Water Matters

The latest on our work and those supporting it

Grace Academy students reach out to Africa

Originally published at http://www.caymannetnews.com/news-20941–1-1—.html

Grade 2 children at Grace Christian Academy learned the lesson of compassion and world service recently with a project they undertook to aid African children.

“After researching using our school’s new Smart board,” said Lauren Sommerville , Grade 2 teacher, “we found a charity called ‘The Water Project’ (www.TheWaterProject.org). This charity provides schools and other organizations with fundraiser packs to raise money to help provide safe, clean water to African children.” The students drank only water for two weeks, giving up all sodas and other beverages, in order to donate the proceeds of the money they saved to help build a water well in Africa.

The students were compelled to reach out to other children after studying Africa in class, particularly those countries where many of the children do not have clean water to drink, such as Chad, Kenya and Nigeria. The Grade 2 class raised a grand total of US$156.74.

“It is such a great achievement,” said Ms Sommerville, “for our class to have raised money for The Water Project.”


WATSAN Training begins at Masingo

Hygiene and sanitation training was recently completed at the Masingo Slum Water Project.  This training is part of the process of mobilizing the community as they prepare for their new well project.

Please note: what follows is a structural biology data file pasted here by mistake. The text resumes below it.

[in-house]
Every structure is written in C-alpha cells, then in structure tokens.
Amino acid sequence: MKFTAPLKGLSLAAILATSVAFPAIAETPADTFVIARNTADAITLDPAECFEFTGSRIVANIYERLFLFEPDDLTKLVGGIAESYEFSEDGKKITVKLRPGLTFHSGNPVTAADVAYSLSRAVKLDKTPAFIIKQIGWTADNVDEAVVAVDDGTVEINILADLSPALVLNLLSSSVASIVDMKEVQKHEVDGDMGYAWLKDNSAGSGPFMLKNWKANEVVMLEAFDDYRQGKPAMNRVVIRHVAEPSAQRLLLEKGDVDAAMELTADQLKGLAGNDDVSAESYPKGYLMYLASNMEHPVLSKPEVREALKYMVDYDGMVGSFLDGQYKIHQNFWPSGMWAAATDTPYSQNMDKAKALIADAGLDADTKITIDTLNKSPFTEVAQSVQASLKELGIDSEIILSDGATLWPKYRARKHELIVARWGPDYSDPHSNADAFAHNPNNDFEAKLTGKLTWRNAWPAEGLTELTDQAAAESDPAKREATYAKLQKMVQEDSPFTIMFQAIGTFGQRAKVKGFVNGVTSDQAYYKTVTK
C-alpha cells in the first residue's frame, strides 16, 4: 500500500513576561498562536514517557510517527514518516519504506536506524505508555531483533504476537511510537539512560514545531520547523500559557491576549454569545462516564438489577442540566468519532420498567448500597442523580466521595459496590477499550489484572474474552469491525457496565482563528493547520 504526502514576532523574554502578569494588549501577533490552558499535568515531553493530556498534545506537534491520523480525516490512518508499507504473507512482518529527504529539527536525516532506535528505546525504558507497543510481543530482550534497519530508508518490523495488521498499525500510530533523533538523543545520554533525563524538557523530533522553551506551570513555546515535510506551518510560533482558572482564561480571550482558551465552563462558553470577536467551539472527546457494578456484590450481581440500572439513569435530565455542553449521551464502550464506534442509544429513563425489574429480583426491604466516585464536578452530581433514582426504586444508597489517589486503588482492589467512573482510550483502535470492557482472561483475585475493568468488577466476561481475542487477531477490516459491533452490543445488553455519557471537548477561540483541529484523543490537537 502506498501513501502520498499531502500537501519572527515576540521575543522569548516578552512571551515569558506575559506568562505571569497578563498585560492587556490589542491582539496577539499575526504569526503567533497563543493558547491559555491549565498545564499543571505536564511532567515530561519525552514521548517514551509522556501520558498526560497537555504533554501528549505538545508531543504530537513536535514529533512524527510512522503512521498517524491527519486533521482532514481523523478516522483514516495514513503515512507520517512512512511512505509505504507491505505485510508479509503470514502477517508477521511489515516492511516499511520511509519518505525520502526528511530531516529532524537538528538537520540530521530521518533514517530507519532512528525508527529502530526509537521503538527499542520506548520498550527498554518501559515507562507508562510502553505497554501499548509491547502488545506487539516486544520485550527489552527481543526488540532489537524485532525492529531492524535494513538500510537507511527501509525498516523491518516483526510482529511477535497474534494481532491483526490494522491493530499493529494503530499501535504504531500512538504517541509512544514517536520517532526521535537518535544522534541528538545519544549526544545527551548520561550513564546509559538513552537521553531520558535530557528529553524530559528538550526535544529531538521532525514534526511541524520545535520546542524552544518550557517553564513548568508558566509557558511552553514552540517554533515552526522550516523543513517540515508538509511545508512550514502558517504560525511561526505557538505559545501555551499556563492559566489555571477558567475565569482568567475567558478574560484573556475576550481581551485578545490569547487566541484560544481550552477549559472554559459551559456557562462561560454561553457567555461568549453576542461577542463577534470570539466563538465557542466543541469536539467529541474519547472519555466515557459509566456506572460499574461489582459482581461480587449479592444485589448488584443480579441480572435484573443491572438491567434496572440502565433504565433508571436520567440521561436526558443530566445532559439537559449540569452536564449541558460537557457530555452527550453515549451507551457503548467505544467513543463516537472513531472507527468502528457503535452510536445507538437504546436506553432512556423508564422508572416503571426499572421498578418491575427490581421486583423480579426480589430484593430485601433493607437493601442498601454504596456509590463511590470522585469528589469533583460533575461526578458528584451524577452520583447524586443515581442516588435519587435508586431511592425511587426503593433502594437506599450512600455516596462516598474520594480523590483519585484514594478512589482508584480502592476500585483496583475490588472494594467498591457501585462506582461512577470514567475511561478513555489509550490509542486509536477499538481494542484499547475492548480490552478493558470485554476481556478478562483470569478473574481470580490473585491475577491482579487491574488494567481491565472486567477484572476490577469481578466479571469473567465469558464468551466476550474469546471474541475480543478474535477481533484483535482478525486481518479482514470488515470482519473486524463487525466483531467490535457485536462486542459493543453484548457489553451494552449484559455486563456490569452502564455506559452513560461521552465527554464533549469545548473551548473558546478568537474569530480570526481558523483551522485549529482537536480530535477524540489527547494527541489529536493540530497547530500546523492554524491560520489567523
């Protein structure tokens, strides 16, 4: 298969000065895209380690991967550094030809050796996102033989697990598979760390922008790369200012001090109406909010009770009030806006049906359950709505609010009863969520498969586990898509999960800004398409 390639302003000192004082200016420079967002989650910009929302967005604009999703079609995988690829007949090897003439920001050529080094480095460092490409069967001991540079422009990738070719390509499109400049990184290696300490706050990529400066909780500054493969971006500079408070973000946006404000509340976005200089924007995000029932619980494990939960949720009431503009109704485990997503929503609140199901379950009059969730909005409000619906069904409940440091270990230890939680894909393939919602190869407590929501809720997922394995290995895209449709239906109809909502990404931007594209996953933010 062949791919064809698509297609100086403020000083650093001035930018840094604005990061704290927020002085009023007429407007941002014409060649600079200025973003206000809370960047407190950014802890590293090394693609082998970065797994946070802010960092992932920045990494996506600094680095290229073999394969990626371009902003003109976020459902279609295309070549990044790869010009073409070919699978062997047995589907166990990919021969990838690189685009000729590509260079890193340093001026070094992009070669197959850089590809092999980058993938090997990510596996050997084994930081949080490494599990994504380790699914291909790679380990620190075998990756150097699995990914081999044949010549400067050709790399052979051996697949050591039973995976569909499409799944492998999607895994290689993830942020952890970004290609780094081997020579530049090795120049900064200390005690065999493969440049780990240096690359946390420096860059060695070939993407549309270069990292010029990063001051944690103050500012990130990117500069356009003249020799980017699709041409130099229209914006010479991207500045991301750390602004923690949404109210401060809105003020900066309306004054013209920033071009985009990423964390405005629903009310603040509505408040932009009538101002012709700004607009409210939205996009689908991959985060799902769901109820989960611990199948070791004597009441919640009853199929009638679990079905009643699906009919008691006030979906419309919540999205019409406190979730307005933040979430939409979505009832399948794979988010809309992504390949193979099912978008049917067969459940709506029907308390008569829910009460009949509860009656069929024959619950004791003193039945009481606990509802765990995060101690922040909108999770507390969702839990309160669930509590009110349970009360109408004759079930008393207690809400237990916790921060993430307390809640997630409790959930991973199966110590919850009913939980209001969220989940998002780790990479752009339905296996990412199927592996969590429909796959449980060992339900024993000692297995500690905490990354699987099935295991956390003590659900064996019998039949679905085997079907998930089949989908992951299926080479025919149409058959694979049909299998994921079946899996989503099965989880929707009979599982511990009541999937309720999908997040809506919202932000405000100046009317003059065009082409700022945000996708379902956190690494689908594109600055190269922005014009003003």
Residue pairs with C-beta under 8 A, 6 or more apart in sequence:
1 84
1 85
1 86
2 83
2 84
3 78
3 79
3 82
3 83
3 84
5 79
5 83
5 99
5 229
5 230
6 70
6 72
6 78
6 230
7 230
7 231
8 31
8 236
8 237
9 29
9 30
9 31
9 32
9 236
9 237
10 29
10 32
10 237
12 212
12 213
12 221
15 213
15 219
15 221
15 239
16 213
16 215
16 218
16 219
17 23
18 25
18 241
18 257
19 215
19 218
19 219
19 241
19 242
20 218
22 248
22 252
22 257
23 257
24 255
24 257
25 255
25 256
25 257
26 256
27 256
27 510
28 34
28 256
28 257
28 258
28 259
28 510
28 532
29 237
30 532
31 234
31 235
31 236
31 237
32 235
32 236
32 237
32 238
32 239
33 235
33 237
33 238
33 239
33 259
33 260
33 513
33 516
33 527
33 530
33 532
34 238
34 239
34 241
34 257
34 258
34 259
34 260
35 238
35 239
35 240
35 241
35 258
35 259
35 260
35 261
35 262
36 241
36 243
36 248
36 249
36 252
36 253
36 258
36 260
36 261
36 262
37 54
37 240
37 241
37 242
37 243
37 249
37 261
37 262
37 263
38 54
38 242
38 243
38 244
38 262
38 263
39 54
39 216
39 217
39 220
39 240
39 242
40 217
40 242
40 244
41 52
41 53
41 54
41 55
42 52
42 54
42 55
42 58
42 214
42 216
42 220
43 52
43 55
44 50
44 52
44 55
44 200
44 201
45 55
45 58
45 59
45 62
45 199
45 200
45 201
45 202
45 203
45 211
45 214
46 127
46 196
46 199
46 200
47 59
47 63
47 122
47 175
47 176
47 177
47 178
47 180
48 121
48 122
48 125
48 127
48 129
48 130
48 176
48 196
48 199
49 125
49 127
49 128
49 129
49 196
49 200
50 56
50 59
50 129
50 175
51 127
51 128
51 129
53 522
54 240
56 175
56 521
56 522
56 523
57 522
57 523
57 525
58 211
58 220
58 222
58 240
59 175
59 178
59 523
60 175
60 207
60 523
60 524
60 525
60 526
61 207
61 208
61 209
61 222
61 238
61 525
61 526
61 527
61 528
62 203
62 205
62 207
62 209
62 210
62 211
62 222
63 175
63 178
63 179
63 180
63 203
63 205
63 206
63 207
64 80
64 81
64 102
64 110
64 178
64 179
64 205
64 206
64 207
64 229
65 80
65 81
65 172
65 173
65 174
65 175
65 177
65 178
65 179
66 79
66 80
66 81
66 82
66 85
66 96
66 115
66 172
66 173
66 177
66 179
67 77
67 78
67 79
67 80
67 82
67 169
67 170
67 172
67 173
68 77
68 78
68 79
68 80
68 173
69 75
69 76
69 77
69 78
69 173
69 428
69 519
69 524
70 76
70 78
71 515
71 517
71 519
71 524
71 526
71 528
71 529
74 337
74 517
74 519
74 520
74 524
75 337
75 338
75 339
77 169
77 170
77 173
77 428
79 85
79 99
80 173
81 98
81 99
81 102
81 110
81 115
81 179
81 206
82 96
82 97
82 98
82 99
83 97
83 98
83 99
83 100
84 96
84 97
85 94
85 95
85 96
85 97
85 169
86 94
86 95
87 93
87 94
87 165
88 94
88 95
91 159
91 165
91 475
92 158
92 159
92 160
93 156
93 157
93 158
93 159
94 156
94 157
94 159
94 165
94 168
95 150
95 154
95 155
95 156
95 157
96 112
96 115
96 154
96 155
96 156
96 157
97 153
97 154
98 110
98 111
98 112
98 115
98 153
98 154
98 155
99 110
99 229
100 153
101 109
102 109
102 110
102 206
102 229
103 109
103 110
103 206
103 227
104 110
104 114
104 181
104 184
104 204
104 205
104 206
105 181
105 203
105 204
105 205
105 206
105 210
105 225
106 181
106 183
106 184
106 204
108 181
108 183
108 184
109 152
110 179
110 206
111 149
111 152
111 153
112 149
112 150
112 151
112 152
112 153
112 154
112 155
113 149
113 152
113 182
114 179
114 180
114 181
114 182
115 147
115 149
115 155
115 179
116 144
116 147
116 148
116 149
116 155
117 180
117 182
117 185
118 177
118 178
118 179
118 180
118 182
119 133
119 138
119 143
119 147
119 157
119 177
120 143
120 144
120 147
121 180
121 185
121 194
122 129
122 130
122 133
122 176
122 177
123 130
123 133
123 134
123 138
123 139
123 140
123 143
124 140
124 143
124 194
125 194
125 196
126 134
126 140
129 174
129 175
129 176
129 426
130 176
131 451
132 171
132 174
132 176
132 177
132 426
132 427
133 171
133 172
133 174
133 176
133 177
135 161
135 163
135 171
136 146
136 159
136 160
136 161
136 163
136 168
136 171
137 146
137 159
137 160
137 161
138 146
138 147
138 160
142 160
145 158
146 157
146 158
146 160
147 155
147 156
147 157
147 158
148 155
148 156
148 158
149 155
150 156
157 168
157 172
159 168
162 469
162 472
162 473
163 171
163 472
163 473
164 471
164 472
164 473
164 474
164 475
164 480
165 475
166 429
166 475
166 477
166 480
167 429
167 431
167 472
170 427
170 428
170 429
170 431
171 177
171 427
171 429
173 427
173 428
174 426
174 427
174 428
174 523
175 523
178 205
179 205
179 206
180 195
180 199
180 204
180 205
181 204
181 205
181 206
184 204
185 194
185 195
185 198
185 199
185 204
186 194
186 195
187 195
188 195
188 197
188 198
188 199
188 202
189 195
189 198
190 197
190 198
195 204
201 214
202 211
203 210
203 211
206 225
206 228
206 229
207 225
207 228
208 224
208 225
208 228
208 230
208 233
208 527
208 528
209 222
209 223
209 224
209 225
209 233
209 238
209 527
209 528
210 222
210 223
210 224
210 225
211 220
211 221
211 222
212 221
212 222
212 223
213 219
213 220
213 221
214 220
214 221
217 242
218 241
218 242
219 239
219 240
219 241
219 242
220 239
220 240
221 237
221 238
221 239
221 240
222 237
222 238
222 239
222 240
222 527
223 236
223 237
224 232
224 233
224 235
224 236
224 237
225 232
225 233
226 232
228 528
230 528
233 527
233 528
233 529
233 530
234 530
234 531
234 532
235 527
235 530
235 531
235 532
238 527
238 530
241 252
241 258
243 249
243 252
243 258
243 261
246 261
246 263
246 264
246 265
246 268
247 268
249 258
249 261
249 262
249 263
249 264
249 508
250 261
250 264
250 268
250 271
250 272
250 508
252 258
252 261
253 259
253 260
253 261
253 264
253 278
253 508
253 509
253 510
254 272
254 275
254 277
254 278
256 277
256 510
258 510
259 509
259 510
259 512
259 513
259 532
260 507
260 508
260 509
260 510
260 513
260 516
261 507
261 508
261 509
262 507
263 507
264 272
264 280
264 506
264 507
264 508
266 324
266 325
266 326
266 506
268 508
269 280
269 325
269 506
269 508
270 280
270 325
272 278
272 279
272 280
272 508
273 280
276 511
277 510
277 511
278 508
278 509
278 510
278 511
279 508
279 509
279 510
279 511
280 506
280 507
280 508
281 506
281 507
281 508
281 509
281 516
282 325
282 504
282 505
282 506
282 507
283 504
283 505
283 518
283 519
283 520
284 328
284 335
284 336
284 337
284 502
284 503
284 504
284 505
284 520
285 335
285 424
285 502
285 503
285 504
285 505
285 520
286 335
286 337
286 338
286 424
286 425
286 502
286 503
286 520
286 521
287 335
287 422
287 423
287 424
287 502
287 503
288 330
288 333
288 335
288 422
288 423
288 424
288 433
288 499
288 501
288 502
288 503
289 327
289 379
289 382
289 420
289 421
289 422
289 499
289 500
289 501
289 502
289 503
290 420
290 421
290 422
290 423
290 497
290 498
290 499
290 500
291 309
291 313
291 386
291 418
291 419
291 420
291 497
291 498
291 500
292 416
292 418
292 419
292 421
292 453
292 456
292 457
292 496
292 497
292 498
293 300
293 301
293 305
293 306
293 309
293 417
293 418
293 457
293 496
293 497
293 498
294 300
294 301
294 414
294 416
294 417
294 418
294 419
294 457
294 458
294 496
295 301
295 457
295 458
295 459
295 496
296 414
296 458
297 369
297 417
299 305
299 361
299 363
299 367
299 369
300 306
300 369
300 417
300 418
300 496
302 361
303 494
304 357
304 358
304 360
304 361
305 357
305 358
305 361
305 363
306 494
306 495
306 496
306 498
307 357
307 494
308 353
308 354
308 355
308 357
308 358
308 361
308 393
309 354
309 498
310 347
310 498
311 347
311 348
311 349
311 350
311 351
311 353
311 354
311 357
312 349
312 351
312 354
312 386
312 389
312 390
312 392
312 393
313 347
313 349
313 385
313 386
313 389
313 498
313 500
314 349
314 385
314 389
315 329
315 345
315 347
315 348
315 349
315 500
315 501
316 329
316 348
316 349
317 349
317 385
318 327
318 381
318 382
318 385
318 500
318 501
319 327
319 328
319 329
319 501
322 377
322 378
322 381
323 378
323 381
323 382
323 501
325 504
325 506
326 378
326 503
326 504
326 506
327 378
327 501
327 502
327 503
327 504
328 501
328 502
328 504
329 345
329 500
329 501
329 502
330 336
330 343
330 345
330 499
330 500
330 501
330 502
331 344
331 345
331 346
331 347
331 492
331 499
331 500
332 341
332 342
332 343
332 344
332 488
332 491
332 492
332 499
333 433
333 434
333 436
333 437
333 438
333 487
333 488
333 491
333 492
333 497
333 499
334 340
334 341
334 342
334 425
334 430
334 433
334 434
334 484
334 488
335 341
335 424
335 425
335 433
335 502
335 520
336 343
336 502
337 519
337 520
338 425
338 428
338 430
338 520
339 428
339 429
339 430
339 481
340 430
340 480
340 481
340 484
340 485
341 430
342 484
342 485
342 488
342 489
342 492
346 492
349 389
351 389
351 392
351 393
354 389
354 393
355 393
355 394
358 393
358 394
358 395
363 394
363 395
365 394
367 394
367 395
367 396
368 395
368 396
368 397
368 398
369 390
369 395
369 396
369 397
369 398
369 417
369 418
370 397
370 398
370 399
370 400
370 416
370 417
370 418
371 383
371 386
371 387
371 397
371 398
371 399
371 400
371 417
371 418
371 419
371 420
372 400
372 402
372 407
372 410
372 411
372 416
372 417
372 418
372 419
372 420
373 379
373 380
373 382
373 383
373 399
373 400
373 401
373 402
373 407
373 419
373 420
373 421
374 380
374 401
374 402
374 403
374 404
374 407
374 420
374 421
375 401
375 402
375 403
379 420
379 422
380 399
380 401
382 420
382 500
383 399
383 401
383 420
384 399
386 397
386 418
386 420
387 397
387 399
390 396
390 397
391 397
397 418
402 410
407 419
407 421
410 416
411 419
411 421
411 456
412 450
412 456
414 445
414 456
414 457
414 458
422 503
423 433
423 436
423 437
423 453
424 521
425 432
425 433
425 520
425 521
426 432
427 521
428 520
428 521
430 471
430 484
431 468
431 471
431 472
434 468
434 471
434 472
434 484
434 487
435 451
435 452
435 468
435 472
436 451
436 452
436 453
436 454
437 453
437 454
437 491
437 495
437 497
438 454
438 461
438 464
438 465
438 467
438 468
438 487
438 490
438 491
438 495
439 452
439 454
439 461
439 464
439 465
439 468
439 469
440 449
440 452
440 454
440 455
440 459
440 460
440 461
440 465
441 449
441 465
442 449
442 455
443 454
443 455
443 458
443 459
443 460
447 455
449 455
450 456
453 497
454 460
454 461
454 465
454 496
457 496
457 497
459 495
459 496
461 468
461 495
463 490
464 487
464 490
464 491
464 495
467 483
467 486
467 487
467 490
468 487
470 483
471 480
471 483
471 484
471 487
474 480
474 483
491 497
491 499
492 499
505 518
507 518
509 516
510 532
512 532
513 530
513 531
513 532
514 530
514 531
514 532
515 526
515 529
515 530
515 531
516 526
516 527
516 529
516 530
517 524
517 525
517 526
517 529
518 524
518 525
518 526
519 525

Our team instructs community members using established and proven techniques, sensitive to cultural and educational differences between various sites.

In addition to this training, our local partner established a WATSAN committee made up of men and women who will oversee and help maintain the water project in the long term.  This is phase one of our three phase water project process.  Next, the project will move into the construction phase, and finally on-going monitoring and evaluation.


Drilling complete in Nabongo

Drilling began this week at the Nabongo School. Our team sent along these pictures.

They found water at 16 meters and drilled to 21 meters.

The borehole is now drilled and cased, cement works complete and it is curing at present. The Afridev handpump has been purchased and is awaiting installation.


Stranded on a desert island – on purpose

Huenu Solsona

Huenu Solsona

You could call it the real survivor without the glitz of Hollywood.

On 1 April 2010, nine people from all over the world and I, will be boarding a boat and heading to a deserted island in South East Asia.  There are no behind-the-scenes camera crews or the chance to win rewards or having to vote someone out.

What we are doing however, is trying to raise money for charity… I have personally chosen The Water Project, a charity that provides potable, drinking water to areas in Africa and other parts of the world where it is most needed. For years, this was my father’s job and I have seen what his work has done to help thousands of people who previously died from water born diseases or had to travel many kilometers every day just to get enough water to live. Still today, more than half the world’s population fetches their water – all you and I do is turn on the tap.

For our 30 day adventure, we will each have a 5 litre bag with essential tools such as knives, lighters and torches, but not much can fit in these bags and we will have no external help whatsoever. With these contents and whatever we can find on the island, we will have to survive for a full month in complete isolation in what will undoubtedly be the endurance test of a lifetime.

We will have to feed off the land and the sea and learn to live with nothing more than nature has provided, away from society and the comforts we are used to. We will experience starvation, sleep deprivation, extreme heat and humidity, wild animals and insects and above all, we’ll have to interact and survive with nine strangers, all with our own opinions and habits.

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